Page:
Lake needs seniors care facility urge residents

Lake Cowichan residents have again urged town council to find some way to bring a seniors extended care facility to the community.

Lake Cowichan Mayor Ross Forrest answers questions at the town hall session.

Lake Cowichan Mayor Ross Forrest answers questions at the town hall session.

Lake Cowichan residents have again urged their town council to find some way to bring a seniors extended care facility to the west Cowichan community.

The subject comes up almost every time council sits down with the public and it was raised again at the Nov. 30 town hall meeting at Centennial Hall.

During a wide ranging discussion of many topics, a local woman asked about assisted living for seniors.

“We need it. We’ve been looking at being an age-friendly community. That study is completed but what about securing an extended living facility for Lake Cowichan?” she asked, and others said that many Lake residents are concerned that their family members have to leave their community and sometimes go a long way off to get a residential care bed.

Mayor Ross Forrest said that it will become an even greater concern in future as by 2030 the number of people over 65 in Lake Cowichan is estimated to be 2,304, a huge percentage of the population.

“There is a need here. It’s something we’d like to see. Early in the new year, we want to form a committee, like Choose Cowichan Lake, to start work on getting an extended care facility,” he said.

David Lowther, who lives in nearby Mesachie Lake but said he considers Lake Cowichan to be his town centre, voiced the concerns of many.

“I don’t want to end up in Chemainus. If I go out in a wheelchair, I want to see people I know. On top of that, a 30-bed facility will mean 70-100 full time jobs which translates into lots of people coming to town to live. This is one idea that we as a community should really be onto council about,” he said.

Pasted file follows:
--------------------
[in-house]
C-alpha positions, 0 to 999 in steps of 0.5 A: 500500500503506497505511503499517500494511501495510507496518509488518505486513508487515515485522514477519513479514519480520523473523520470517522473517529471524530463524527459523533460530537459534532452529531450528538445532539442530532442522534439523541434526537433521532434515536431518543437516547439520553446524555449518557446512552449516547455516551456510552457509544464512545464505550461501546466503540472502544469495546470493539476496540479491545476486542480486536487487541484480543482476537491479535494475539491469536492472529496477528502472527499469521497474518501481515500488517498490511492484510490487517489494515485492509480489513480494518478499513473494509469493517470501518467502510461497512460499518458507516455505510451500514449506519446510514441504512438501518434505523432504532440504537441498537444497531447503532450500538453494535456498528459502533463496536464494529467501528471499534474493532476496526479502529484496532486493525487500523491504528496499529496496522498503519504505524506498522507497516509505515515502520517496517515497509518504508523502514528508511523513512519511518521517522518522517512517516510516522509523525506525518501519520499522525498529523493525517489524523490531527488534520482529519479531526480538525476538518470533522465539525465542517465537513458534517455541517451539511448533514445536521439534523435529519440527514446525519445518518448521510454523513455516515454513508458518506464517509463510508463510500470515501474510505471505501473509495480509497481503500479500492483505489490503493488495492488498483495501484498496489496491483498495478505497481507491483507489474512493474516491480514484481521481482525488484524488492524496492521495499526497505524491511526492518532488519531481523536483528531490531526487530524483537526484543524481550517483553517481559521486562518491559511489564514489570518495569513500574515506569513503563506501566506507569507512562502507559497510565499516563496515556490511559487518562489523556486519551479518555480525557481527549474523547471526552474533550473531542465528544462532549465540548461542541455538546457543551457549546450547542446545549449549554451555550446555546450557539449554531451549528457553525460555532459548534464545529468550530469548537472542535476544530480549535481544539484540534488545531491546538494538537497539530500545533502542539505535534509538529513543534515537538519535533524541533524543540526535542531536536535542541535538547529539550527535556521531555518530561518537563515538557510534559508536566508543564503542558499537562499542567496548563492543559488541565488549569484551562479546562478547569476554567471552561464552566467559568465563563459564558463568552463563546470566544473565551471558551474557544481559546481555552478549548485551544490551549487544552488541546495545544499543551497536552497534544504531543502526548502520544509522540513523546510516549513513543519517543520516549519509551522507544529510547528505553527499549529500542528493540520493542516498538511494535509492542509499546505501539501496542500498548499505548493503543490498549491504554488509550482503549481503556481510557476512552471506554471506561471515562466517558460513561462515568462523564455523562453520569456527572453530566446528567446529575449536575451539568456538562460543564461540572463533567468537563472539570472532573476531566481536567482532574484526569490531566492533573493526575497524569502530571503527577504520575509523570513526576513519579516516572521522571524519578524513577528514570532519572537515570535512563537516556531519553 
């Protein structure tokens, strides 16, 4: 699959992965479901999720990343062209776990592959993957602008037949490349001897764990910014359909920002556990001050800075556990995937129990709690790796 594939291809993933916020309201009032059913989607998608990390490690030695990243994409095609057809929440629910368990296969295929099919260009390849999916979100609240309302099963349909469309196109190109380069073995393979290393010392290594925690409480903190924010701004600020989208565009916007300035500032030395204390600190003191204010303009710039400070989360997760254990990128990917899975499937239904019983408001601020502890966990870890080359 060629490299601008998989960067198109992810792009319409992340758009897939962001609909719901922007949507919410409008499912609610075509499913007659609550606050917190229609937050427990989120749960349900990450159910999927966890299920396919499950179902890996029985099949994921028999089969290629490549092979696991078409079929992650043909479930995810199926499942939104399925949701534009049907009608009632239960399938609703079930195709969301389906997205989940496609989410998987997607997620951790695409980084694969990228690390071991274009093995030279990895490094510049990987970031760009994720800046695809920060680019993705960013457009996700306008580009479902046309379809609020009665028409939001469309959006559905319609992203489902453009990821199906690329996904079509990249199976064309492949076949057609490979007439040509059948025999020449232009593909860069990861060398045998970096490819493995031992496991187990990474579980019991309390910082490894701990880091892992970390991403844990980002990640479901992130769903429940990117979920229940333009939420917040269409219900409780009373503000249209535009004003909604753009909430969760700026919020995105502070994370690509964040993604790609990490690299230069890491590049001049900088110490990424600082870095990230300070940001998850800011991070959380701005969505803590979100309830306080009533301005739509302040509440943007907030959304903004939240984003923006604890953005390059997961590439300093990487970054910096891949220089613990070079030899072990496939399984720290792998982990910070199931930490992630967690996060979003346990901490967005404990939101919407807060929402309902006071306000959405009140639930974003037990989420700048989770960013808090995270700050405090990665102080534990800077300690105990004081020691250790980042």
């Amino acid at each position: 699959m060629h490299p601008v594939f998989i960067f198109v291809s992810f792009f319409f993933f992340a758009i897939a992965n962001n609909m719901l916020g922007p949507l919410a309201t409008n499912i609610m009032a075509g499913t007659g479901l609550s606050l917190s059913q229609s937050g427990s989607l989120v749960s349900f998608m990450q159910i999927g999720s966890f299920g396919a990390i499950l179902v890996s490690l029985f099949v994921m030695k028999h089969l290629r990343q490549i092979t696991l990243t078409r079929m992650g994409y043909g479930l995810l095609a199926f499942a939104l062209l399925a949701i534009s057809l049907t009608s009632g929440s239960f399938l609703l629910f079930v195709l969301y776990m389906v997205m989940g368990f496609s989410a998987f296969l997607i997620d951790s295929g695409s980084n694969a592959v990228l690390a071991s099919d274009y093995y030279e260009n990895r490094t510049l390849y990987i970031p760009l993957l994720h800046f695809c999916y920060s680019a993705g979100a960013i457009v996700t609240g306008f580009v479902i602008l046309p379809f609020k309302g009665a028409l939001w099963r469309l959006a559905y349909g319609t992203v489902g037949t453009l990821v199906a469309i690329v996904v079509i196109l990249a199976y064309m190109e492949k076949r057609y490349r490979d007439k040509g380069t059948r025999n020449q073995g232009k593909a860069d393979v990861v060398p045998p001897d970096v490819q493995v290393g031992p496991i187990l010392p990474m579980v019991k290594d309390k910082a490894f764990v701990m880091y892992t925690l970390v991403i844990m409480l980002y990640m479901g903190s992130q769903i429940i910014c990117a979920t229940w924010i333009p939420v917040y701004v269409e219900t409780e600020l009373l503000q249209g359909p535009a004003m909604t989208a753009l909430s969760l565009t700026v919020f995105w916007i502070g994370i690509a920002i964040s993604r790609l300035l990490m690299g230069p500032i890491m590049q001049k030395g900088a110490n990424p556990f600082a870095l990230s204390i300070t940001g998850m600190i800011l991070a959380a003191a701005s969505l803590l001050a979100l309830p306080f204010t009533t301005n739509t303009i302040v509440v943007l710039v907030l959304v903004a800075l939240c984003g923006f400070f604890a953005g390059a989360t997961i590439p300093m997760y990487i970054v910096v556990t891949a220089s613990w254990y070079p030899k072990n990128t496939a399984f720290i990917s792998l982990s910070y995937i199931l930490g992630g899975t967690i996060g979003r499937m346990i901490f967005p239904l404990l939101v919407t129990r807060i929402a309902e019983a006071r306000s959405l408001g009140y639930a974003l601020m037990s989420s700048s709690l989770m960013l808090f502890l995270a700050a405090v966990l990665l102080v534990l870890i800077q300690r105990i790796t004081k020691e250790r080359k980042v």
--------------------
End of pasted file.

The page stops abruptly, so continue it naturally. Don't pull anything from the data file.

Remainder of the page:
Areas like Qualicum Beach are already way ahead on that front, according to Lowther.

“There are businesses that are involved in building long term care facilities. We need to approach them,” he said.

Forrest agreed.

“This is our community. People do want to stay here. But,” he warned, “even if you have the interest, it will take a lot of work and money to get this.”

Forrest was also asked if the town had ever been contacted by anyone who wants to build an extended care facility and he replied that no approaches had been made.

Another person, a small business owner, said, “People need to get behind this and stop turning things away. Everybody wants stuff but they don’t want anybody to make any money. That part has to change.”

When it comes to gathering funding, a local woman said the town might want to consider that fundraisers for construction of the University of Victoria drilled so deep into the community that Saanich school children were sent out collecting money door to door for the facility.

Finally, a man said that other communities must have similar problems with the glut of retirees moving to Vancouver Island.

“They’re coming anyway. But we need to find ways to reach out, to attract younger people to come here. What have other people in other areas done?” he asked.

Forrest said that Lake Cowichan council has been invited to Qualicum Beach to take a look at what they are doing in a similar situation.

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